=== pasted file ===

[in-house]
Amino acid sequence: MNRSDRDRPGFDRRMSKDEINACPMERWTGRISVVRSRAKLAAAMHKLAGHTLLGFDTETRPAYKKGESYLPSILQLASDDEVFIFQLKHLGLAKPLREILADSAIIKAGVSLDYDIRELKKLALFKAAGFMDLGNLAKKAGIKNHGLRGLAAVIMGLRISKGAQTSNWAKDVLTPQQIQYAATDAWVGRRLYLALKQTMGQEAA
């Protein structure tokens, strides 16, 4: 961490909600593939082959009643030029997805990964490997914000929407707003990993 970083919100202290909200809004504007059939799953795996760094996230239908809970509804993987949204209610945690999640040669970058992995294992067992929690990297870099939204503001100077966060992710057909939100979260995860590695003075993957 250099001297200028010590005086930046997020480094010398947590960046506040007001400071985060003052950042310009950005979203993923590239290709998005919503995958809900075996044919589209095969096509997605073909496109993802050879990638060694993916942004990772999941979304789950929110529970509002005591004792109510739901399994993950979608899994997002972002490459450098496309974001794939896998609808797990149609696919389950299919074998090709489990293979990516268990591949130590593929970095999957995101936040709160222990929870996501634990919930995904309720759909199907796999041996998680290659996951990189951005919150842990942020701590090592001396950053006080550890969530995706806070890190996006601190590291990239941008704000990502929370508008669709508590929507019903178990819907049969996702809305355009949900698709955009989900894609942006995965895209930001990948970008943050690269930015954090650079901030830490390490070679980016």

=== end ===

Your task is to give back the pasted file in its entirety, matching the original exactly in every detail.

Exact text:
[in-house]
Amino acid sequence: MNRSDRDRPGFDRRMSKDEINACPMERWTGRISVVRSRAKLAAAMHKLAGHTLLGFDTETRPAYKKGESYLPSILQLASDDEVFIFQLKHLGLAKPLREILADSAIIKAGVSLDYDIRELKKLALFKAAGFMDLGNLAKKAGIKNHGLRGLAAVIMGLRISKGAQTSNWAKDVLTPQQIQYAATDAWVGRRLYLALKQTMGQEAA
């Protein structure tokens, strides 16, 4: 961490909600593939082959009643030029997805990964490997914000929407707003990993 970083919100202290909200809004504007059939799953795996760094996230239908809970509804993987949204209610945690999640040669970058992995294992067992929690990297870099939204503001100077966060992710057909939100979260995860590695003075993957 250099001297200028010590005086930046997020480094010398947590960046506040007001400071985060003052950042310009950005979203993923590239290709998005919503995958809900075996044919589209095969096509997605073909496109993802050879990638060694993916942004990772999941979304789950929110529970509002005591004792109510739901399994993950979608899994997002972002490459450098496309974001794939896998609808797990149609696919389950299919074998090709489990293979990516268990591949130590593929970095999957995101936040709160222990929870996501634990919930995904309720759909199907796999041996998680290659996951990189951005919150842990942020701590090592001396950053006080550890969530995706806070890190996006601190590291990239941008704000990502929370508008669709508590929507019903178990819907049969996702809305355009949900698709955009989900894609942006995965895209930001990948970008943050690269930015954090650079901030830490390490070679980016």